- April 18, 2021
- Posted by: Mike Madson
- Category: Uncategorized
When HOAs have no formal procedure in place, most Board members are too quick to shout for
legal action, while others drag their heels to avoid confrontation with neighbors. Poorly written
collection procedures result in a higher percentage of those who don’t pay and divert the
Board’s attention away from issues that affect their community.
A collection procedure provides a road map before turning to costly legal remedies.
How to Achieve a 100% Collection Rate
1. Determine a delinquency timeframe. The first step is to determine a timeline when an owner
will be declared past due — after 30, 60, or 90 days? Mike Madson, CMCA and president of
MGM Association Management, suggests a 60-day threshold.
2. Create a courtesy letter process. The procedure should designate when the association will
send the first, second, or third “courtesy letter” (for example, seven days after the initial due
date or expiration of the grace period for the missed payment) along with an explanation of the
subsequent timeline of missed-payment events, plus a statement about the HOA’s collection
policy, who to call for help and offer a platform for arbitration.
3. Make the payment process easy. There are HOA-specific, smart phone-accounting programs
that are available to make online payments easier and many provide a plethora of tools to
communicate with their homeowners.
4. Be a solution provider; not a bill collector. Madson explains, “Board members have an
excellent opportunity to position themselves as the solution provider and to not be perceived as a heartless bill collector. Association managers, particularly, should avoid sending collection letters. If they do this, they’re positioning themselves as bill collectors and are subject to the Fair Credit Reporting Act fines and regulations. Board members and association managers need to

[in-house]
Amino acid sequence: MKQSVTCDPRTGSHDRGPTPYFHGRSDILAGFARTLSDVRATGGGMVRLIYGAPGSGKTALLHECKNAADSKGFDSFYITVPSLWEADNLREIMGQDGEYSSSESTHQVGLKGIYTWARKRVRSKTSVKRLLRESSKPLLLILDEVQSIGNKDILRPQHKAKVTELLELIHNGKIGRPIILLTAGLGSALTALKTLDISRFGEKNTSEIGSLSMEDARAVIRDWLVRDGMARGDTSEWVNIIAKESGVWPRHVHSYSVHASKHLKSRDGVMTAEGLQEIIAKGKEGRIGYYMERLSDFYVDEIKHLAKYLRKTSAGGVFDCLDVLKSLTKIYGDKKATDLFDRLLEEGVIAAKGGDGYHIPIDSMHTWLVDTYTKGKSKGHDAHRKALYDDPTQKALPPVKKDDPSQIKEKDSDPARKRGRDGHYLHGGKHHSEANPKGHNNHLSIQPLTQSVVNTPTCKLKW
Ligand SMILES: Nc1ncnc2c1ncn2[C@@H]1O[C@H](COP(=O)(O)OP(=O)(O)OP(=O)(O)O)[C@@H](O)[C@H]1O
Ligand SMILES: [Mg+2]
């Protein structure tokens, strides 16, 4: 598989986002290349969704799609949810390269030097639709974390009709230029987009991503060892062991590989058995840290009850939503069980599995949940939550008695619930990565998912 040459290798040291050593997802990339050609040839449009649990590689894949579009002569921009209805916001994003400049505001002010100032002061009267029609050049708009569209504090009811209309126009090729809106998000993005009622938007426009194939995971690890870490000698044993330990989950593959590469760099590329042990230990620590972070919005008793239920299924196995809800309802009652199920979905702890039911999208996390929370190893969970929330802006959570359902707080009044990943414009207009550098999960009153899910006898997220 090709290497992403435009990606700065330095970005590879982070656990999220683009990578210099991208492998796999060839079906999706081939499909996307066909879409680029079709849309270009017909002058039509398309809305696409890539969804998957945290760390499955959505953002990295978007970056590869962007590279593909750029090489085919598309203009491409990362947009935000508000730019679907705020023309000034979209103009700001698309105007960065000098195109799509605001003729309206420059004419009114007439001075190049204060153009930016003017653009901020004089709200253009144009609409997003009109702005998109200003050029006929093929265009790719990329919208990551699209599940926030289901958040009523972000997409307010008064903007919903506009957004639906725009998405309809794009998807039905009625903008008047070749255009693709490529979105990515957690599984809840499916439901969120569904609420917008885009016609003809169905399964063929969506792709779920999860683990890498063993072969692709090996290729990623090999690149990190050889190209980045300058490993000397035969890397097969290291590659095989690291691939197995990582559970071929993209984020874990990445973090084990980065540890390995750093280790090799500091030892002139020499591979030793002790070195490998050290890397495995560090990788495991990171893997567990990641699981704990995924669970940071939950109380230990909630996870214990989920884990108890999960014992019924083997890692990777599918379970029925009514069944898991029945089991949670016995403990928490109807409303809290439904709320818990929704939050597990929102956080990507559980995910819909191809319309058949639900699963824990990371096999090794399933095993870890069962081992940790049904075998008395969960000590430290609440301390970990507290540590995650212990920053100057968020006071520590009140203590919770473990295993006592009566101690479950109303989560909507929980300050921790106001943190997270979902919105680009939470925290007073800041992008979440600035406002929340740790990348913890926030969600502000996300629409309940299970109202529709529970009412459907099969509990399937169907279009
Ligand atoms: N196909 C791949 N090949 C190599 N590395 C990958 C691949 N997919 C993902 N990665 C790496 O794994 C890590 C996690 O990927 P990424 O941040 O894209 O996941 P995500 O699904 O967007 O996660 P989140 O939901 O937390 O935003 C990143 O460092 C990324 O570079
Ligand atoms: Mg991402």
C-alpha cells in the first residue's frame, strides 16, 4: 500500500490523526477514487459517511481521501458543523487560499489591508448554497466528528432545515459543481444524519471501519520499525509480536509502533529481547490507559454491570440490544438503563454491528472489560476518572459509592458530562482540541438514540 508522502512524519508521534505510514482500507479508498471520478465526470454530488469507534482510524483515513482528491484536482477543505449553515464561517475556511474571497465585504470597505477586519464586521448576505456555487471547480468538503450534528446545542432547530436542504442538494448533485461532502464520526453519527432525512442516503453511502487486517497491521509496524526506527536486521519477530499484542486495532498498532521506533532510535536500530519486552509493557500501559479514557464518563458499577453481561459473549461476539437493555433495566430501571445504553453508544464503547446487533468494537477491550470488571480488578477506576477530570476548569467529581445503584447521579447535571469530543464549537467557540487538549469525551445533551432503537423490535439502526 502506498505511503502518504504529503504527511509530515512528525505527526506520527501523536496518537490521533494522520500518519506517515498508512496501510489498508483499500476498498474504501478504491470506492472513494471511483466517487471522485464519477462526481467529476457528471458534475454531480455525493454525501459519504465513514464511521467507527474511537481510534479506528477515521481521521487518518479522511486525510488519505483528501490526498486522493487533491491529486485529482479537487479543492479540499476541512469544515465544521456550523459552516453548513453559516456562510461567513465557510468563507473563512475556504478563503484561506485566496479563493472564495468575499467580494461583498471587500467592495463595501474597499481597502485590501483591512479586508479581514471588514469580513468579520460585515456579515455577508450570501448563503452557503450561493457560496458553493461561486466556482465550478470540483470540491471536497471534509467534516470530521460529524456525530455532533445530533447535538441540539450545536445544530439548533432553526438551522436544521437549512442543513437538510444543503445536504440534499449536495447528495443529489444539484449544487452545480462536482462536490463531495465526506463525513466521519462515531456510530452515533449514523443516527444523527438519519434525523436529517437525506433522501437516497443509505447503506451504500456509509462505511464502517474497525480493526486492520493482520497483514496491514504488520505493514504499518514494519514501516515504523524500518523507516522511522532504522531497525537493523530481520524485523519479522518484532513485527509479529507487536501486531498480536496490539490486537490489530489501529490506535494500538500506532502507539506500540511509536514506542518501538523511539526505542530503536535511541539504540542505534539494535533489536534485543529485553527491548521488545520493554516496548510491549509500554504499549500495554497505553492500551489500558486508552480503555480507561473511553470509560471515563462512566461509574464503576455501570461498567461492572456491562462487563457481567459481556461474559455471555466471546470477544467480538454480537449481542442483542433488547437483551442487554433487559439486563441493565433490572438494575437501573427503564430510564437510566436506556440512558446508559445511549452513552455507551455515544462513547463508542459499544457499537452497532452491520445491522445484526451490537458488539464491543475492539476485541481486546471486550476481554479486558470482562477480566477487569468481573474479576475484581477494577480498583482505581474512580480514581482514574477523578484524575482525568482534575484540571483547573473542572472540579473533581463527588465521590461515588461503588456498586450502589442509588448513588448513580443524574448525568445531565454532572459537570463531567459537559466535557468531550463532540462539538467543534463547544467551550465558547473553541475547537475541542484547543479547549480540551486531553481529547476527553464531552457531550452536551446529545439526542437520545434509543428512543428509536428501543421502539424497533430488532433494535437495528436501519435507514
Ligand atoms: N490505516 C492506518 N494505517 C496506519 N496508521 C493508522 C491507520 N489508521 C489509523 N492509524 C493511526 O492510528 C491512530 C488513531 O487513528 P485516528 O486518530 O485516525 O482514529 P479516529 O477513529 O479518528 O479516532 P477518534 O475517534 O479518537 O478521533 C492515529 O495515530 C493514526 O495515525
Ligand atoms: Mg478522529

remain impartial and act only as a mediator between the homeowner and the HOA.”
“Instead,” Mike explains, “send courtesy reminders that state the facts. Never make a demand,
threat or use harsh language, just tell them that their payment is missing. Most likely, the
homeowner forgot to make their payment or may have an appropriate explanation.”
5. Institute penalties. If clearly stated in the governing documents, the collection policy should
define late payment rates and/or fees. Boards should take a hard line against the practice of
waiving fees. “A free pass opens the HOA up to claims of unequal enforcement,” Madson
says. By explicitly stating the penalties in the collection policy can help deter zealous Board members
from taking matters into their own hands or from instructing managers to do so. Overly
aggressive language or action will negatively influence the greater community culture, and
result in resistance to Board activities or higher non-compliance.
6. Consider payment options. The payment plan should spell out the requisite conditions an
owner must meet and how long plans can run (i.e., no longer than 12 months), and any
payment plan must be formally documented. The bigger picture is for the HOA and their Board to be a resource to solve problems. This
approach builds a positive culture, rather than one that appears to favor the bottom line.
For more information on how you can achieve a 100% collections rate, join Mike and MGM on a
live ‘Meeting’ on April 13 at 4:30 pm. You can also get more information